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Quintessence Publishing: Journals: OFPH
Journal of Oral & Facial Pain and Headache

Edited by Barry J. Sessle, BDS, MDS, BSc, PhD, FRSC

Official Journal of the American Academy of Orofacial Pain,
the European, Asian, and Ibero-Latin Academies of Craniomandibular
Disorders, and the Australian Academy of Orofacial Pain

ISSN 2333-0384 (print) • ISSN 2333-0376 (online)

Spring 1995
Volume 9 , Issue 2

Share Abstract:

Reliability of clinical findings in temporomandibular disorders

de Wijer/Lobbezoo-Scholte/Steenks/Bosman

Pages: 181-191
PMID: 7488988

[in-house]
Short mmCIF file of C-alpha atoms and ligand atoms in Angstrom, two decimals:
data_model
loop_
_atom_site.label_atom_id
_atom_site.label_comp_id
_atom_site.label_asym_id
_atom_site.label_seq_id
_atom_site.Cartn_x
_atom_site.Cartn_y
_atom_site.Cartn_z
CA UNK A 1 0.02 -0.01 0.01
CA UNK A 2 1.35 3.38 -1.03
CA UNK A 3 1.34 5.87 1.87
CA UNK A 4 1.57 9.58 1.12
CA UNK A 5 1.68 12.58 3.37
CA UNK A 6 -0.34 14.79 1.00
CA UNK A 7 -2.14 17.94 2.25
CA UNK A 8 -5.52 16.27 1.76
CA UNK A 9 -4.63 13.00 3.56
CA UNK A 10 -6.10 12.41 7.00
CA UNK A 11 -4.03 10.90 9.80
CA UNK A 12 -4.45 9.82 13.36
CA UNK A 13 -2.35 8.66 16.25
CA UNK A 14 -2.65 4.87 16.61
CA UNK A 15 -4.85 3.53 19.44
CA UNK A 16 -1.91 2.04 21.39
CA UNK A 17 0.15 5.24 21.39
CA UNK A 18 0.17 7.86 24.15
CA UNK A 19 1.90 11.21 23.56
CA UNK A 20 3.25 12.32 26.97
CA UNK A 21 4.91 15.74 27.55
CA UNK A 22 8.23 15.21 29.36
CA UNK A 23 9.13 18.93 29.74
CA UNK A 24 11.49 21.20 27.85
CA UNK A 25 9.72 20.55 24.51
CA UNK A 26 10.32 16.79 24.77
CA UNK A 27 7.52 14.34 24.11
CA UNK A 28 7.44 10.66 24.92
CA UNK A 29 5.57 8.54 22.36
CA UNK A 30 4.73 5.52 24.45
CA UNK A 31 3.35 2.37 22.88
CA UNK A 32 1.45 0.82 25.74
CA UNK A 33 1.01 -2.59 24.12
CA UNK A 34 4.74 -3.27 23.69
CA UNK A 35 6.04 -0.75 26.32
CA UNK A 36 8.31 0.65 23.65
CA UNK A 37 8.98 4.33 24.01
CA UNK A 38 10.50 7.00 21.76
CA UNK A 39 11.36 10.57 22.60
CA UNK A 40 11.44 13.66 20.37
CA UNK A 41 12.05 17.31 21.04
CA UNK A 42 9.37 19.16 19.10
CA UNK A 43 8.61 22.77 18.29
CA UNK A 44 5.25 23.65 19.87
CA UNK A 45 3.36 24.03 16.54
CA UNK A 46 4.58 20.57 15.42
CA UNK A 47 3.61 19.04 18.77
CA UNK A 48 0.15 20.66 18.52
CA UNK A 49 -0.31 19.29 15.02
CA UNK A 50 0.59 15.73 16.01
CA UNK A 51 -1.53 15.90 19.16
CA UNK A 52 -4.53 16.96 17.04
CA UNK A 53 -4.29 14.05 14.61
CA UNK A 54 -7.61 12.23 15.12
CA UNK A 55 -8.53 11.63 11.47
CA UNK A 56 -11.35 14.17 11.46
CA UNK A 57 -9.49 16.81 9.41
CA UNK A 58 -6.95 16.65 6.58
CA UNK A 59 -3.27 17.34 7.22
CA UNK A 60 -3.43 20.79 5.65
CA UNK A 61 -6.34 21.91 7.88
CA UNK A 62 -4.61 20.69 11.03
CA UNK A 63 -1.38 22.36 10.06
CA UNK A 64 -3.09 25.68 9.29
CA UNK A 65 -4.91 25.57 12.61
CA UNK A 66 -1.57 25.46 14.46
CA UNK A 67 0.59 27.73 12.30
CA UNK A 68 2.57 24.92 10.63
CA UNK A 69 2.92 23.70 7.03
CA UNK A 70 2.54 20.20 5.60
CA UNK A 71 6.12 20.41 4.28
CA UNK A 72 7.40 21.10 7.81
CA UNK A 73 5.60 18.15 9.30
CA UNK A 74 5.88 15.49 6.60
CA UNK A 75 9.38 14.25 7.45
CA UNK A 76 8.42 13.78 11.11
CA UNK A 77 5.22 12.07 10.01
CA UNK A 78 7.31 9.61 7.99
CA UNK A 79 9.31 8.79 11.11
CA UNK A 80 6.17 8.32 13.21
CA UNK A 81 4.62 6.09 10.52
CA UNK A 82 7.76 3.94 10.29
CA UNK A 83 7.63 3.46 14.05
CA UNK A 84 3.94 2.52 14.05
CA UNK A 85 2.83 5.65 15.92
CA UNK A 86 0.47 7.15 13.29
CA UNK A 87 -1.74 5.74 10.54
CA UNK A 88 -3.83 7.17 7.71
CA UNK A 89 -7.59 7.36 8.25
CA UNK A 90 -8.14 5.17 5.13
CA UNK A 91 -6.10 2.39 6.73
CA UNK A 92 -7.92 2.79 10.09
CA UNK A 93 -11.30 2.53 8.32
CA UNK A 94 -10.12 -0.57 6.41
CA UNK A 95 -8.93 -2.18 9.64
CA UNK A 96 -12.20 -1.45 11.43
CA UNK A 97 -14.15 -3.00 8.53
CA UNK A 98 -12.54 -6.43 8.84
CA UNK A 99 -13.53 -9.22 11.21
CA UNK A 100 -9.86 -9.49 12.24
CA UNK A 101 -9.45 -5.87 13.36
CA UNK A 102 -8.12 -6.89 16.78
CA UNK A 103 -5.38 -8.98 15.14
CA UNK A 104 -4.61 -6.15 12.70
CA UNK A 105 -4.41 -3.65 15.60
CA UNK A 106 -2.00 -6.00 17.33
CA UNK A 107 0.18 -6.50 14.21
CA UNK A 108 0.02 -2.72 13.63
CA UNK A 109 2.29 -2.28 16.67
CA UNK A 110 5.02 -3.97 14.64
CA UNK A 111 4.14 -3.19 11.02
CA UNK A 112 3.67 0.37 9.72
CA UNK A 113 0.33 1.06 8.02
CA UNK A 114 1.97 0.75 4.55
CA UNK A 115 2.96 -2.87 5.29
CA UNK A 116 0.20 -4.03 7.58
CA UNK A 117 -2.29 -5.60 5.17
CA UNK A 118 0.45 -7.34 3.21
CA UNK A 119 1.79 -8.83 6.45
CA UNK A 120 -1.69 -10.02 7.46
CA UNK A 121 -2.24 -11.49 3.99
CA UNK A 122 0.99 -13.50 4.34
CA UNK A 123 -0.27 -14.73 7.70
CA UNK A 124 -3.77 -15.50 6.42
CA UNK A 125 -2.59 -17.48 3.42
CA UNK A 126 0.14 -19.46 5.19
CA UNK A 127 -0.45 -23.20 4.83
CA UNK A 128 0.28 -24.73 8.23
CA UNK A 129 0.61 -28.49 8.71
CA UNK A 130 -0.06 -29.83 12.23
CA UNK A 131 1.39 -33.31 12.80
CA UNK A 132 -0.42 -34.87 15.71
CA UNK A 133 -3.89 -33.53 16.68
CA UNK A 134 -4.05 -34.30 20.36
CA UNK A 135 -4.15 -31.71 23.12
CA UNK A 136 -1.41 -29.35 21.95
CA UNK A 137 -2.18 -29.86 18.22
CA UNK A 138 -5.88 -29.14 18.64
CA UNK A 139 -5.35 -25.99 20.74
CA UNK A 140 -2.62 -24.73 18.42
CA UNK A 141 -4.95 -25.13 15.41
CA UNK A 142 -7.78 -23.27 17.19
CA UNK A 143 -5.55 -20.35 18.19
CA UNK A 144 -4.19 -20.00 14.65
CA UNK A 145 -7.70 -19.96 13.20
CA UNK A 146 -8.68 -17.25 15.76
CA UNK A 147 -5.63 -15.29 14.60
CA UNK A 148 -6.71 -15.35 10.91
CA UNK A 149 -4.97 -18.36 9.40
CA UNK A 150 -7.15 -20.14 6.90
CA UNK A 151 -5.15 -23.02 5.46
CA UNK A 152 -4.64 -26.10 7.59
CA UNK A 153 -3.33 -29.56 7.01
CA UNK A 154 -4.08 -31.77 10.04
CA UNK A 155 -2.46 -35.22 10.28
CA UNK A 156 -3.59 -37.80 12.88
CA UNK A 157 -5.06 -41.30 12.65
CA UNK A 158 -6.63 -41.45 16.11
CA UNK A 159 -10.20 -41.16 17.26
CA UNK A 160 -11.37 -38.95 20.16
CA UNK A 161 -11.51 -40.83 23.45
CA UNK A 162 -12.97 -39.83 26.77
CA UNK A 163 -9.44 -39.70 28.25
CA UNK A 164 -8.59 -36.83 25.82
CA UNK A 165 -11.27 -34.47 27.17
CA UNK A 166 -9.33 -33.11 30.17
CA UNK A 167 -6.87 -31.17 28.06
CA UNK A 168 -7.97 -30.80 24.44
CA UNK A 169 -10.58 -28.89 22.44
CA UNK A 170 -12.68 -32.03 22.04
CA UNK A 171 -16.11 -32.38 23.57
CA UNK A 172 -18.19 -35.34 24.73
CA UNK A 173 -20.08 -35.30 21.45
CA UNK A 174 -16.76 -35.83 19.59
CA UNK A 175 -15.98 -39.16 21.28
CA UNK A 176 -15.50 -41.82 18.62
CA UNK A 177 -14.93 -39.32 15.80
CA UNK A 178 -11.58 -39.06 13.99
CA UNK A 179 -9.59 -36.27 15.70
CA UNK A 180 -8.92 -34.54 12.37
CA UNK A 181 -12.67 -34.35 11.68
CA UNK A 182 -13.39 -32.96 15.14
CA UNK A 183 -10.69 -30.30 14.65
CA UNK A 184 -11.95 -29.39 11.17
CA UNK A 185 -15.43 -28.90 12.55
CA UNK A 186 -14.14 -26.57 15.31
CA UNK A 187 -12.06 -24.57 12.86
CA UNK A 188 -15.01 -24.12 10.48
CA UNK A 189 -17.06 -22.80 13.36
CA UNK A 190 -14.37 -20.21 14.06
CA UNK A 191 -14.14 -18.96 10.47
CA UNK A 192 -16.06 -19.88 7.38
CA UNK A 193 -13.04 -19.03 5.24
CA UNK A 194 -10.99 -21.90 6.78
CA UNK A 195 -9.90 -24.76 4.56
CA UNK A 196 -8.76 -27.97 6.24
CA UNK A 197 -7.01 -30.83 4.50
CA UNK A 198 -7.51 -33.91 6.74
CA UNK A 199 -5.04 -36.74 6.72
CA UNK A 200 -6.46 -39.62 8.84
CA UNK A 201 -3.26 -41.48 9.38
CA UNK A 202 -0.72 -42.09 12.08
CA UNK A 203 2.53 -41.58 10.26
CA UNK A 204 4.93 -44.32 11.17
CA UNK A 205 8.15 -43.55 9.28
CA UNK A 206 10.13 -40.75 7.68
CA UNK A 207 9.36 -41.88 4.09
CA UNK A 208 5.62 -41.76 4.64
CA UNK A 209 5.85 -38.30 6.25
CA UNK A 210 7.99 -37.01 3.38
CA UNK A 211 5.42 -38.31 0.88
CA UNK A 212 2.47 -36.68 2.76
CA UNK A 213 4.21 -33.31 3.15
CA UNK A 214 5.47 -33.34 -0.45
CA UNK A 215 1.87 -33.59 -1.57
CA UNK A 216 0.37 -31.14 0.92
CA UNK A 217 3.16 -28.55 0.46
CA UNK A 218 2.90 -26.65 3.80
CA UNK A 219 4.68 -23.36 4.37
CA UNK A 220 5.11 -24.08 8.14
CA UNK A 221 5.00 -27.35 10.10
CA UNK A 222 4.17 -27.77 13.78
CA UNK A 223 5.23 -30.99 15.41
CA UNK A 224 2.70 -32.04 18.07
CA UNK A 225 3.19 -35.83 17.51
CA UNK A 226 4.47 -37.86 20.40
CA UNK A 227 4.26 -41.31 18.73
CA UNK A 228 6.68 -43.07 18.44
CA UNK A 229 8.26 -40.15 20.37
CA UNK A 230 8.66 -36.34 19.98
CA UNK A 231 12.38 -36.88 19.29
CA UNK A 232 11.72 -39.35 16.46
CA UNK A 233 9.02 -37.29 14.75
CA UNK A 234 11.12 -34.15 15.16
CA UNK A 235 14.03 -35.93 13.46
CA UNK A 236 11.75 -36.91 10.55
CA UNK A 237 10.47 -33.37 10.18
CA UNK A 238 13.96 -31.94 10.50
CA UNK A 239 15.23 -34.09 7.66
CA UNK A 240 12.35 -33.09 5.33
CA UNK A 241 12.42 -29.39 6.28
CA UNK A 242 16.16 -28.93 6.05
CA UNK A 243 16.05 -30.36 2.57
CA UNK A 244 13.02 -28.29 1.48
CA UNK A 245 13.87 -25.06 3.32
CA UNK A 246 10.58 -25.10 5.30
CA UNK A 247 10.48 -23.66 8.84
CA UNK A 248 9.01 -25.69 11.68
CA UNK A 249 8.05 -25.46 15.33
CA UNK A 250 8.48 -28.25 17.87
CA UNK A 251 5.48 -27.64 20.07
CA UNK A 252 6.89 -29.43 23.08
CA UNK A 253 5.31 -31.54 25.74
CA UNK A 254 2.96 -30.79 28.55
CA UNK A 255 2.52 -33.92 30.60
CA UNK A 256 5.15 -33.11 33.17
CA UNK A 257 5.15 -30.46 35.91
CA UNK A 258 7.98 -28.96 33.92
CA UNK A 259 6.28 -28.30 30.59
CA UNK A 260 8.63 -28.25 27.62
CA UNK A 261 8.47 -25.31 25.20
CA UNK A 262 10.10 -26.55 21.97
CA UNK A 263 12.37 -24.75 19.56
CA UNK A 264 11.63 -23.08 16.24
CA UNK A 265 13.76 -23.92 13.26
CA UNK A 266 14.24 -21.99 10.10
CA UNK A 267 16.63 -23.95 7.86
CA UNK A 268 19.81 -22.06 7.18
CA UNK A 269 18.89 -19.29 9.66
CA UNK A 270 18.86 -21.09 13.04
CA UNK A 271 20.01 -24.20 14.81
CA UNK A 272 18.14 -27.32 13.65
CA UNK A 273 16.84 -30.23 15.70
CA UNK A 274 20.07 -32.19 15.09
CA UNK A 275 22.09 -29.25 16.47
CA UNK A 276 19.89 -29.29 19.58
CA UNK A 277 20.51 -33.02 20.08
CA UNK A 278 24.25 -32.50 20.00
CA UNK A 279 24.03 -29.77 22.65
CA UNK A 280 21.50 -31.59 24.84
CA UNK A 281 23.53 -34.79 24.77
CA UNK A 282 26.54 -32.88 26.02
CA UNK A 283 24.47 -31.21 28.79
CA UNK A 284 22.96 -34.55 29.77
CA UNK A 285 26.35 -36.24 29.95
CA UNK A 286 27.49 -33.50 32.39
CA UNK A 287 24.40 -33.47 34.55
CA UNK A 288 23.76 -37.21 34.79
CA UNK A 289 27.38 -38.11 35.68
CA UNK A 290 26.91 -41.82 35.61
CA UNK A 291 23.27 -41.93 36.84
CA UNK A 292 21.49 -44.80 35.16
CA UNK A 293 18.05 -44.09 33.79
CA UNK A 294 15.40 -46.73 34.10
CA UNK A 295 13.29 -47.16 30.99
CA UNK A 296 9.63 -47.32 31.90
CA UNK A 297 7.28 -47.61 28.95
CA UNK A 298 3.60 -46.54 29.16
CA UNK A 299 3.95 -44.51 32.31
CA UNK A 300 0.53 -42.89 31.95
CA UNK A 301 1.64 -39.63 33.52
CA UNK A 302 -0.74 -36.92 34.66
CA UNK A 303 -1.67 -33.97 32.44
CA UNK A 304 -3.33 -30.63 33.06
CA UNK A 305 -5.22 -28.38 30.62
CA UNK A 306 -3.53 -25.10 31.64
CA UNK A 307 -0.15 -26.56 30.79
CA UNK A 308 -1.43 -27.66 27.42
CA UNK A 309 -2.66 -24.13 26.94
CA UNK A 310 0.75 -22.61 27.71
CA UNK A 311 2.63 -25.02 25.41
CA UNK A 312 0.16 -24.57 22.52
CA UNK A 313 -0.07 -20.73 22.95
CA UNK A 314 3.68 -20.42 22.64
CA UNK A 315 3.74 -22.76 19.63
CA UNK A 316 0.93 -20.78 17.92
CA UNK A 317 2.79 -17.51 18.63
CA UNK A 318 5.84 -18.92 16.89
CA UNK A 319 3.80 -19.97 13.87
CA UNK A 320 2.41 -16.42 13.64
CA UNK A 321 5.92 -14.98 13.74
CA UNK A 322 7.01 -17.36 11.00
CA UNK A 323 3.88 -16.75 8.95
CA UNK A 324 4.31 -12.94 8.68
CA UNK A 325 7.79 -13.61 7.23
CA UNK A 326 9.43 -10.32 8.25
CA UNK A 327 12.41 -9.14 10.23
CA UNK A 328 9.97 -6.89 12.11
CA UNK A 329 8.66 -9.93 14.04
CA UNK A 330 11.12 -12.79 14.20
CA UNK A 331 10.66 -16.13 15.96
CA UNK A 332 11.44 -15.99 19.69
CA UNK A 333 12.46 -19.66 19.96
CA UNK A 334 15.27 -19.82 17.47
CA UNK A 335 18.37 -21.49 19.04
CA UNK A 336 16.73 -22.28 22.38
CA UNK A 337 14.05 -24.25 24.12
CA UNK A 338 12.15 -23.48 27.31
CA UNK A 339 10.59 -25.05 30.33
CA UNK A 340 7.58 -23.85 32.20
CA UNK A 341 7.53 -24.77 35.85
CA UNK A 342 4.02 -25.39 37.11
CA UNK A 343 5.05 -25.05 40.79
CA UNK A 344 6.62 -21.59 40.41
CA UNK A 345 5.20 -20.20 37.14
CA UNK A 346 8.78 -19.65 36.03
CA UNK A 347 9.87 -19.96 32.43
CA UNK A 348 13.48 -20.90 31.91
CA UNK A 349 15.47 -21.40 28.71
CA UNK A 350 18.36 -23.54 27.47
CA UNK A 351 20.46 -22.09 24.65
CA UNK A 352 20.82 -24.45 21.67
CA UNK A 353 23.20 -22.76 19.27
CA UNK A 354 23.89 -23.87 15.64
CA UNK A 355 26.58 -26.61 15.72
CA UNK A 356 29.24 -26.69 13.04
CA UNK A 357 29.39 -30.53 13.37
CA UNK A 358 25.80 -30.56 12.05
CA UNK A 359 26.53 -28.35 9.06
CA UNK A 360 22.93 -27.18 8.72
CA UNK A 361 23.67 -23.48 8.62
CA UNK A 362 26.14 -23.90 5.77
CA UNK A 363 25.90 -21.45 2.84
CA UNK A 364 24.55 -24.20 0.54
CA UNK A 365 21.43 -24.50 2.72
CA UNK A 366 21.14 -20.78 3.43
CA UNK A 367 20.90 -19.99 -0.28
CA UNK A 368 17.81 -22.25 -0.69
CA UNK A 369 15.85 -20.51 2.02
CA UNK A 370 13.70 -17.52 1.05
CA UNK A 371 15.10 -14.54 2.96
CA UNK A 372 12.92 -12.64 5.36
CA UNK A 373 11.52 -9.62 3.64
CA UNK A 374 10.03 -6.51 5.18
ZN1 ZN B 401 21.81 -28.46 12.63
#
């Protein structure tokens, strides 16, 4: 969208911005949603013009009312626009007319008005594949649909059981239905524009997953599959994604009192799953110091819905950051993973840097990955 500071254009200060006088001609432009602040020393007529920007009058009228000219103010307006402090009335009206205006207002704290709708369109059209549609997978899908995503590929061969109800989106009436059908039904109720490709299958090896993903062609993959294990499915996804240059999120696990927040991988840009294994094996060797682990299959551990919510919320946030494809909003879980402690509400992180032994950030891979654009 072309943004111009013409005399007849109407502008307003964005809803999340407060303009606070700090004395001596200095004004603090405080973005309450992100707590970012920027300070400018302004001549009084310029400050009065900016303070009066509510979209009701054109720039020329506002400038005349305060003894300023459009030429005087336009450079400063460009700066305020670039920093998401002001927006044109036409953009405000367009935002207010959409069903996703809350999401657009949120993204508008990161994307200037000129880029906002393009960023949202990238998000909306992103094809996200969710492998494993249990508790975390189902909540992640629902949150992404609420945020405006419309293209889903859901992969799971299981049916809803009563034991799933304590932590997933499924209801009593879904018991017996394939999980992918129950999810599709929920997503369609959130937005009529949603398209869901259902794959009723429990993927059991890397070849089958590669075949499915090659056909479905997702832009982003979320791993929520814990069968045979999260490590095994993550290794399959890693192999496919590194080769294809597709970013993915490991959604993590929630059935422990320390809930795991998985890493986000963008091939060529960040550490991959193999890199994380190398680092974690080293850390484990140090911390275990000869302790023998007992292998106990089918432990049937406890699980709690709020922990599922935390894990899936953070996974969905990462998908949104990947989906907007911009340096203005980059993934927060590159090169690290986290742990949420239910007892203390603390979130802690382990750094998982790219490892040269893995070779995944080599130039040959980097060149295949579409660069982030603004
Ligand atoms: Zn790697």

The aim of the present investigation was to study the interexaminer reliability of orthopedic tests and palpation techniques routinely used in the clinical diagnosis of disorders of the masticatory system. The tests were performed by a dentist and a physiotherapist, who both used the tests routinely when examining patients with temporomandibular disorders. Seventy-nine patients participated in this study. In the analysis, percentage agreement, intraclass correlation, and Cohen’s kappa were used. The interexaminer reliability of the tests measuring maximal active mouth opening and registration of clicking during active mouth opening was high. The interexaminer reliability was fair for the tests measuring the intensity of pain during active movements and moderate for tests recording joint sounds (k=0.47 to 0.59). There was high interobserver agreement on several items of the traction and translation tests, although the kappa values were low. The interexaminer reliability of the multitest scores for compression was substantial for joint sounds (k=0.66) and fair for pain (k=0.40). The interexaminer reliability of the multitest scores for muscle palpation and joint palpation was moderate (k=0.51) and fair (k=0.33), respectively. It can be concluded that most variables determined during active movements can be measured with satisfactory reliability, whereas variables for other tests are not measured with the same reliability on the basis of the kappa scores. The main symptoms of temporomandibular disorders can be evaluated reliably with multitest scores. It is recommended that clinicians calibrate their techniques regularly to improve the reliability of results in daily practice.

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